“The investigator tried to locate this student,” she continued, “but he –”
Suddenly she was interrupted by the loud ring of an old-style beige telephone, which was on one of the other desks. The coarse buzzing sound startled us. “That phone doesn’t usually ring,” my teacher said. She sounded unusually nervous. She let it ring several times as we looked at it. Then she stood up, picked up the handset and said in a tense voice, “Hello? Who is this? No, I’m sorry. What was the name again? She’s not here. I don’t know. I really don’t know who she is. You’re welcome.” Then she sat back down in her chair. I heard her sigh softly.
“The investigator was unable to find her,” my teacher went on. “She seemed to have vanished along with Ellen T—, and it was reasonable to believe that they were the same person. The investigator’s report, a letter from the Italian professor, and a statement he obtained from an Italian journalist who had known Maria della R— and who said she had never written any poems like mine – all these convinced the university’s lawyers, finally, that the charges of plagiarism were false.
“I quickly agreed to a settlement, since I was desperate for money, and after paying the lawyer and the investigator, I received about $17,000, most of which I paid to the therapist and doctors. My book was never put back in the publisher’s catalog, though. But my mind cleared, and I was able to get off disability, I worked part-time as a cashier. After three years, I was able to resume teaching English, but I have stayed at the community college level since then, mostly here in the San Joaquin Valley.
“I’ve never heard again from the woman who called herself Ellen T—. I think she may be in a psychiatric hospital herself, or dead. But I still feel frightened of her. I like to think she could never find me here.”
The teacher was quiet again. I realized she was done with her story, as far as it went.
I said this ex-student must’ve been obsessed with her.
“Yes,” she said. “I can’t understand why. I will never understand it.” She blinked her calm, full, peaceful eyes.
I asked her if she’d ever written poetry since then.
“No,” she said. “I’d be afraid that it wouldn’t really be mine.”
But, I asked, she couldn’t still doubt that her trip to Italy, her months of writing, her poems and her life were real, could she?
“It’s hard to explain,” she said softly, “but once that fear came back into me, it never went away.”
The haze outside the window was turning to dusk. I thanked her for her kindness in seeing me. I invited her to dinner, as if I had any money to pay for it. But she politely declined. I gave her a folder of my bad half-written stories that I had so much trouble finishing. We said goodbye. I drove back to Los Angeles in the misty night.
In a couple of weeks, I received back in the mail the stories I had left with her. She had written nice but very general comments. I was a little annoyed that she hadn’t been more helpful. When I was in her office, I had copied down the number of the office telephone without her noticing, and now I decided to try calling her in the late afternoon, the same day of the week as when I visited her, thinking she would be there. She answered the phone, and sounded surprised to hear my voice. But she agreed to talk with me for a few minutes.
She said she wasn’t really qualified to give me detailed criticism, but she encouraged me to keep writing. She said that it would be good for my imagination, even if I couldn’t get anything published. She said I should not have unrealistic plans to make money from writing fiction, because almost nobody does. And even if I did get something published, it would have to be in some obscure literary magazine which couldn’t pay me anything anyway.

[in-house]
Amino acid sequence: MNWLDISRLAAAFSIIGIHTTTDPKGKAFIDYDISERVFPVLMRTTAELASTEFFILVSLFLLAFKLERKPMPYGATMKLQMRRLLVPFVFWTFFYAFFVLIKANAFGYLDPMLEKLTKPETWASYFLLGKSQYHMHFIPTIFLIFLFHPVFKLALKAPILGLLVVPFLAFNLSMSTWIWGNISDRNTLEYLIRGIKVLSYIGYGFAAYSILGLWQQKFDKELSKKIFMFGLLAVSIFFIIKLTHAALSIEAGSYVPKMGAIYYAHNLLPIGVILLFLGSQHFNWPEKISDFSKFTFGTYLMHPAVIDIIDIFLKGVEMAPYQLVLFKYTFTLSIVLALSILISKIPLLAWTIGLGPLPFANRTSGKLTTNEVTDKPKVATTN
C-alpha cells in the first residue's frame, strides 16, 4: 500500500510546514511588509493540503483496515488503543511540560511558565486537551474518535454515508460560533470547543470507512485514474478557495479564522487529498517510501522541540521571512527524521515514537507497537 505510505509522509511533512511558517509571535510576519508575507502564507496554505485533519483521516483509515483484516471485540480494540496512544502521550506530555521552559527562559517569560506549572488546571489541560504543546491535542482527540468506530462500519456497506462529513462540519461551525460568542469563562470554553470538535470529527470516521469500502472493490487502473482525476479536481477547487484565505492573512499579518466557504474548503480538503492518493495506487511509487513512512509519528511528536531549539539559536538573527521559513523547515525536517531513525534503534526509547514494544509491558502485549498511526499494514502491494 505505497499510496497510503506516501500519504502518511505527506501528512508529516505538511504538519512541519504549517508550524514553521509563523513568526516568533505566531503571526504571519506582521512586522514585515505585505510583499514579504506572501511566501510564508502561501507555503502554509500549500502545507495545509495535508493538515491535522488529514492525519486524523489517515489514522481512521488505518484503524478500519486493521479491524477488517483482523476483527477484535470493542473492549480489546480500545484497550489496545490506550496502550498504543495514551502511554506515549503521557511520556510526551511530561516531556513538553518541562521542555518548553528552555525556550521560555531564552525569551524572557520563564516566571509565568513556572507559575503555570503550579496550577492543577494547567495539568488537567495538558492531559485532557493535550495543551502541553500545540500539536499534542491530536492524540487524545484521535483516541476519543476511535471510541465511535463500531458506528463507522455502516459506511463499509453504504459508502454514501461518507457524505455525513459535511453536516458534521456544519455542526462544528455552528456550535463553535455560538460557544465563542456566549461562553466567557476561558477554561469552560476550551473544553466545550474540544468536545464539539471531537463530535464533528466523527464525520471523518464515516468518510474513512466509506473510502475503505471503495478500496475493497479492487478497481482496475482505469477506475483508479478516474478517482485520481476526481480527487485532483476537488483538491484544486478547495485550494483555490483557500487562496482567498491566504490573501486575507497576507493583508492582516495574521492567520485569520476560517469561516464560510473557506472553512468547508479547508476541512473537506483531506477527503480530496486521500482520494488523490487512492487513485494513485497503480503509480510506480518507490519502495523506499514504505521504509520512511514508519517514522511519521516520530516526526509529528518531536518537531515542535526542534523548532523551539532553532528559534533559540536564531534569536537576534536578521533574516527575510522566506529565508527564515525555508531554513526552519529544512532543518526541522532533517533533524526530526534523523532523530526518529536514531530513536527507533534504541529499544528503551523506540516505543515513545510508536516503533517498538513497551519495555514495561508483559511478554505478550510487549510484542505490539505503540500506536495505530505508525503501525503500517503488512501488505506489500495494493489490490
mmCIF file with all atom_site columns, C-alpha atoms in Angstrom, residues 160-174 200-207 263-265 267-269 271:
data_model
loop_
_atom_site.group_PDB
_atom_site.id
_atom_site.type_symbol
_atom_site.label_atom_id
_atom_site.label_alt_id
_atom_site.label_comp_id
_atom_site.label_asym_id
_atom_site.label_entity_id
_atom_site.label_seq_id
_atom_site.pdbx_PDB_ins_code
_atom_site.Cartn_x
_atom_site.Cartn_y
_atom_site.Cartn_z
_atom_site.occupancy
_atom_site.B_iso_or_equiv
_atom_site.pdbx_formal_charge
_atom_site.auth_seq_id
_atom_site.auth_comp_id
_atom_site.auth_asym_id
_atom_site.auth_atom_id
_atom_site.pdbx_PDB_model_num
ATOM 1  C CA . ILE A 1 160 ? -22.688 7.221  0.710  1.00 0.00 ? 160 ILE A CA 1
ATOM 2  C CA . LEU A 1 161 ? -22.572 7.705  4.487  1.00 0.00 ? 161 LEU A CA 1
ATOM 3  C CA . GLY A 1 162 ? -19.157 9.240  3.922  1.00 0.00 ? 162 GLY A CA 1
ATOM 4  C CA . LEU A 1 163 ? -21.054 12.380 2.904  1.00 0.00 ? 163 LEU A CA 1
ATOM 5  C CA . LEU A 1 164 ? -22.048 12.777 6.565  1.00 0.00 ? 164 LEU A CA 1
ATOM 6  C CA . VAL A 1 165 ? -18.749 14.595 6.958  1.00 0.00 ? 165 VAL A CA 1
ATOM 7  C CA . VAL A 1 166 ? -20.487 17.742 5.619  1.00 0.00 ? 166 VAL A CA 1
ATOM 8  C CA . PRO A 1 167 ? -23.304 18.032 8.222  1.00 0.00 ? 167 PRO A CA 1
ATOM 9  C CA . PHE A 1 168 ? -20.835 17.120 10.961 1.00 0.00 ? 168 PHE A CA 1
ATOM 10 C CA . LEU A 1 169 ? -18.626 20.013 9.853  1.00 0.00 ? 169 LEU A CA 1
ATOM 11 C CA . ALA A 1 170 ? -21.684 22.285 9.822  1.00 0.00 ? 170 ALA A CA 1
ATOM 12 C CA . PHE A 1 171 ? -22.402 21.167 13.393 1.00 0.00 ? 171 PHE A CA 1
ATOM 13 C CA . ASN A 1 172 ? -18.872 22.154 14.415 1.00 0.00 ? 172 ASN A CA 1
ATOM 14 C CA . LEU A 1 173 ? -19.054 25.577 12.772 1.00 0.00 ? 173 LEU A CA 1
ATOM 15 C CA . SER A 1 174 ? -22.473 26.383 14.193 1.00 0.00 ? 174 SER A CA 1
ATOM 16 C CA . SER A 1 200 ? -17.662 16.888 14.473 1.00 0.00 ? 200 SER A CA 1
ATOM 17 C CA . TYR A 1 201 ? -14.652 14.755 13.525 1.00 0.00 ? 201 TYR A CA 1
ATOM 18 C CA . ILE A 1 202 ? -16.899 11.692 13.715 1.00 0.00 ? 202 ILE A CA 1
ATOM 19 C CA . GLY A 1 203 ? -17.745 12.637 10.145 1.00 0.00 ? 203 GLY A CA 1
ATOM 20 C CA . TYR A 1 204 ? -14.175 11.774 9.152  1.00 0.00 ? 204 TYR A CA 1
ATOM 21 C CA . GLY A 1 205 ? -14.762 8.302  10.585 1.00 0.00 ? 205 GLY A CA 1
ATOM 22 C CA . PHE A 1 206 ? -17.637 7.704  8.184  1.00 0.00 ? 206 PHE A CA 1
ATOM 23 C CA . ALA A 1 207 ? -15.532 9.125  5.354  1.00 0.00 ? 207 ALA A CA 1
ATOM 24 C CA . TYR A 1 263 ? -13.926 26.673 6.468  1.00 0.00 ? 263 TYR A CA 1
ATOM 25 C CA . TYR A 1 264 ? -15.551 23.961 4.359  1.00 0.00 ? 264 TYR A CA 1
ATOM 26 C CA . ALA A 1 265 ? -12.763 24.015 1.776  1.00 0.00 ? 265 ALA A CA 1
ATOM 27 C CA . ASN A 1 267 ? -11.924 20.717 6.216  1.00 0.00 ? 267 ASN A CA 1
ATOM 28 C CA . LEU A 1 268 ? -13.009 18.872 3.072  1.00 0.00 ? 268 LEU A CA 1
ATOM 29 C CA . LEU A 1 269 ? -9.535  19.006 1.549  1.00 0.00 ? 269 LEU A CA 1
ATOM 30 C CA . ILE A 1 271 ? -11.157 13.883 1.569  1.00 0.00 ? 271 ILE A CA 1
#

I said that I had been thinking a lot about her plagiarism story. I asked if she would be offended if I used it in a story of my own.
She paused a long time and then said, “No . . . no, I’d rather that you didn’t.”
Why not, I asked her.
“Well . . . because it’s not really finished,” she said. “We don’t know why this former student did what she did, or how she managed to do it, or what happened to her. We don’t know what it means. It’s just an odd anecdote, and it’s not realistic – it wouldn’t work.”
But I replied that I could make up new details if I had to.
“No,” she said. For the first time she seemed a little impatient. “You asked my permission, and I am telling you no. If anyone is going to write about it, I should be the one. It’s really my story.”
In a month I decided to call her again. I had finally found a job but I hated it and was feeling a desperate frustration. I needed some goal to desire, I wanted something to want. I told her that I really wanted to get something published, even if I couldn’t get paid for it. But now I couldn’t think of any more ideas to write about on my own. My stupid job was fogging my brain. But I couldn’t stop thinking about her story. I told her I was becoming almost obsessed with it. Again I asked her if I could write it.
“No, please don’t,” she said. “Please. This crazy woman, if she is still alive, could read it and remember me and come after me again. Please – you’re frightening me. Don’t make me feel sorry that I trusted you. It’s my story, it doesn’t belong to you.”
I begged her.
“No!” she said. “Please – I’ve tried to help you. You have to realize that there is nothing more I can do. You have a false impression of me, you think I’m important somehow – but I’m nobody, I’m nothing! Please don’t write about me. To bring up all this humiliation from the past – I couldn’t bear it. I’ve suffered just like you have – please promise not to write about me!”
Now her calm quiet voice was full of anxiety, passion, and desperation.
“OK, I promise,” I said.
But then I decided to write this anyway.
John Mandelberg’s short stories have appeared most recently in Prick of the Spindle, Beloit Fiction Journal, Santa Monica Review, and Storyscape. Apparently nobody wants to publish his novels but so what, he’ll keep writing more anyway. He lives in Los Angeles and usually doesn’t like any movie made after 1950.